Creativity and The Flash of Insight

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During the winter of 1974, Sheldon Silver a 3M engineer began sharing a formula he’d recently designed for a new kind of glue—a very weak one. Actually, it was the opposite of what glue was supposed to be. It could barely even hold two pieces of paper together.

One day, a colleague by the name of Arthur Fry attended one of Silver’s presentations. He listened patiently and politely, but he left without a clue about how to use the stuff. Who can blame him? What good is glue that won’t stick?

Not long after that, Fry, who sang in the church choir, was preparing for a service (as he often did) by marking the hymns he would be singing with little scraps of paper. The problem was that the paper often fell out, leaving Fry to frantically flip through the hymnal in search of the right page. It was a hassle.

And then it hit him.

Fry realized that, applied to paper, Silver’s feeble glue would be perfect for bookmarking. The paper would stick, but not so much that it might tear anything after it was removed, and the Post-It note was born.

Looking back, Fry’s inspiration–a classic creative moment of insight–may seem unremarkable. Connecting random bits of information in real time, however, is far from easy. So where does creativity come from? Until recently “creativity” was thought to be something over which we have little control—something that comes from outside of us—a gift from an angel or muse perhaps. Indeed, the word “inspiration” literally means to be “breathed upon.”

Recent research however, is beginning to learn a bit about our mysterious engines of imagination. While not quite machine, neither is creativity magic, and we can even learn to increase our creativity in order to better solve our every-day conundrums.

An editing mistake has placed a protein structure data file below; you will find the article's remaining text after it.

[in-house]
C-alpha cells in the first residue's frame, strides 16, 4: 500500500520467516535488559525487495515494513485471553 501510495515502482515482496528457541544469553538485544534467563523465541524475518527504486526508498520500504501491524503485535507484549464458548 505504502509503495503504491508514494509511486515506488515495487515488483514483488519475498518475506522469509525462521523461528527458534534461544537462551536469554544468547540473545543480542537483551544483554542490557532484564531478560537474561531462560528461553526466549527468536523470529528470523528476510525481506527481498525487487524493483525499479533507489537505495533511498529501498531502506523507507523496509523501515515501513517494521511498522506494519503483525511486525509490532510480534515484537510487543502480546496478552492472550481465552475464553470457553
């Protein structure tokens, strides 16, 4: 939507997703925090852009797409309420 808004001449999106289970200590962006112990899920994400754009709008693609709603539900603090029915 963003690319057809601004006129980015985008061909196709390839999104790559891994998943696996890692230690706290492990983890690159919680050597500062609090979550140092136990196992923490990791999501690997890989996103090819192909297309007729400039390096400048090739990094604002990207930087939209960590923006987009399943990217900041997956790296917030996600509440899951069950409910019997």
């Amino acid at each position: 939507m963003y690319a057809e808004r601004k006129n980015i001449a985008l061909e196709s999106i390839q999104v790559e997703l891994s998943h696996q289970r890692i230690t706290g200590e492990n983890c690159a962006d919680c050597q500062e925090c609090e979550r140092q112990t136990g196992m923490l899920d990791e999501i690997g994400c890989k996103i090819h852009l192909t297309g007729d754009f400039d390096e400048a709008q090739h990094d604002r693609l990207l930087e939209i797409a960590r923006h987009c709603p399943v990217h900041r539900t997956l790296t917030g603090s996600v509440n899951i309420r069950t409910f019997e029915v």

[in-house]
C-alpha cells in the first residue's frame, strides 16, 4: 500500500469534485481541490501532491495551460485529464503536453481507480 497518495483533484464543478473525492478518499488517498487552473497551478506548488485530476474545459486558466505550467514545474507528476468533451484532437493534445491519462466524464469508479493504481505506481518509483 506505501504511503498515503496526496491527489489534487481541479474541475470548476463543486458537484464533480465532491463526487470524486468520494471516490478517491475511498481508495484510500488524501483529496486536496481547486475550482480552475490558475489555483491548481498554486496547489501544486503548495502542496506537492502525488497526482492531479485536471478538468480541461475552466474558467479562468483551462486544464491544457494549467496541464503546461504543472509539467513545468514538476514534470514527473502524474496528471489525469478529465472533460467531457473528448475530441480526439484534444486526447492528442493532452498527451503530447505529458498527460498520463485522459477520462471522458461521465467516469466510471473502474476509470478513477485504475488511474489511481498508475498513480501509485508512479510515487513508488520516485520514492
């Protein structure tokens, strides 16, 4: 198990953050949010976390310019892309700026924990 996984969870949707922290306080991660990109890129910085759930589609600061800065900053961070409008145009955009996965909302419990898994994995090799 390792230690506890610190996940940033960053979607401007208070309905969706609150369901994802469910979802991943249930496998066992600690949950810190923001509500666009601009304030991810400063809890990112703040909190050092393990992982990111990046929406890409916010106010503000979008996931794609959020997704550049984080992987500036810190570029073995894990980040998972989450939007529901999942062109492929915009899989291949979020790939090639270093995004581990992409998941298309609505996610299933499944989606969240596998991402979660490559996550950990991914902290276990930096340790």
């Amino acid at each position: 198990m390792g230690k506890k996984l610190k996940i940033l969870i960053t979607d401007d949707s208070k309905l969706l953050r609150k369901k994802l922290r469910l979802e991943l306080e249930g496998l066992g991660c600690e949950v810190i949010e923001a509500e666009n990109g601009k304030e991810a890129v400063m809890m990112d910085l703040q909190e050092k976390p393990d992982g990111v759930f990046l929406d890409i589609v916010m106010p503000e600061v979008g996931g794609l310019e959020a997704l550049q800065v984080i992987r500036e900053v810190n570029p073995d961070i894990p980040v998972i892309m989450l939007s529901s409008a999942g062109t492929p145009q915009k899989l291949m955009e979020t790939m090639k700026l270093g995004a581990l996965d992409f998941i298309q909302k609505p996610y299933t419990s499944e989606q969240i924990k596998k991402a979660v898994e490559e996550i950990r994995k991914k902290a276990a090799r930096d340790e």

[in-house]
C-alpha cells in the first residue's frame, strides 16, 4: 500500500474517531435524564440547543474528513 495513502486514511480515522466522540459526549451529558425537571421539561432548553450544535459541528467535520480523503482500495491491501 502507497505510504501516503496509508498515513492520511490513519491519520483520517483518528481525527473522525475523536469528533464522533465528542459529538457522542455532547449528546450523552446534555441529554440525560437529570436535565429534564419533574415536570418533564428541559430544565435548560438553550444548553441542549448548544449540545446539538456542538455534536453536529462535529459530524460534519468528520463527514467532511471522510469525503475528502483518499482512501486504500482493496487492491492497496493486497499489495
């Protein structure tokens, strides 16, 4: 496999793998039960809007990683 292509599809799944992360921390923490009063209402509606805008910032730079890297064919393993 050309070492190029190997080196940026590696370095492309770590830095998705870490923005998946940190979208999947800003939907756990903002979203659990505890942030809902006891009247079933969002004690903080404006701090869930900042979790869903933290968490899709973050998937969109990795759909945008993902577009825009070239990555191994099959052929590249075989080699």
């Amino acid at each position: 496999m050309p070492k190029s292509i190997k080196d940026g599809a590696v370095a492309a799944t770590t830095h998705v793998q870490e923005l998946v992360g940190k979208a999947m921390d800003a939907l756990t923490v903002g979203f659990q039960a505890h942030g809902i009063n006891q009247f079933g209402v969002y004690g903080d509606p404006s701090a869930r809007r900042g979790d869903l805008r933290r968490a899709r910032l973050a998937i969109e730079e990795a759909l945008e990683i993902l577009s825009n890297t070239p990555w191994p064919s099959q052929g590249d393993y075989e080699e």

By giving subjects “insight” puzzles and then watching their brain activity, Mark Beeman, an associate professor of psychology at Northwestern University, has actually discovered where Fry’s sudden flash of insight came from—an area in the upper right hemisphere of the brain called the superior anterior temporal gyrus (or aSTG for short). Consider the following riddle:

A man has married 20 women in a small town. All of the women are still alive and none divorced. The man has broken no laws. Who is the man?

If you solved this puzzle, it probably came to you in a flash of insight. Beeman found, that just before solving these types of puzzles, there is a sudden spike of activity in the aSTG—the part of your brain designed to connect weakly related bits of information. This is exactly the type of thinking needed to connect non-sticky glue to bookmarks or realize that a priest can marry large numbers of women.

Beeman also discovered how a person can gain better access to this part of the brain. Interestingly, it doesn’t have anything to do with increasing focus or attention on the problem. In fact, just the opposite is true. For example, when Beeman showed short humorous video clips (like a Robin Williams standup routine) people’s success rates jumped 20%. Relaxation also helped.

Why? When we are distracted by the comic, or soothed by a warm shower, we’re better able to turn our attention to the part of our brain connecting all the dots. When we need insight, the answer is there—inside our aSTG. We just need to relax enough to reach consciously into this often unconscious part of us.

Einstein once said, “Creativity is the residue of time wasted.” Now we know why.

Image Credit: Davi Ozolin via Compfight


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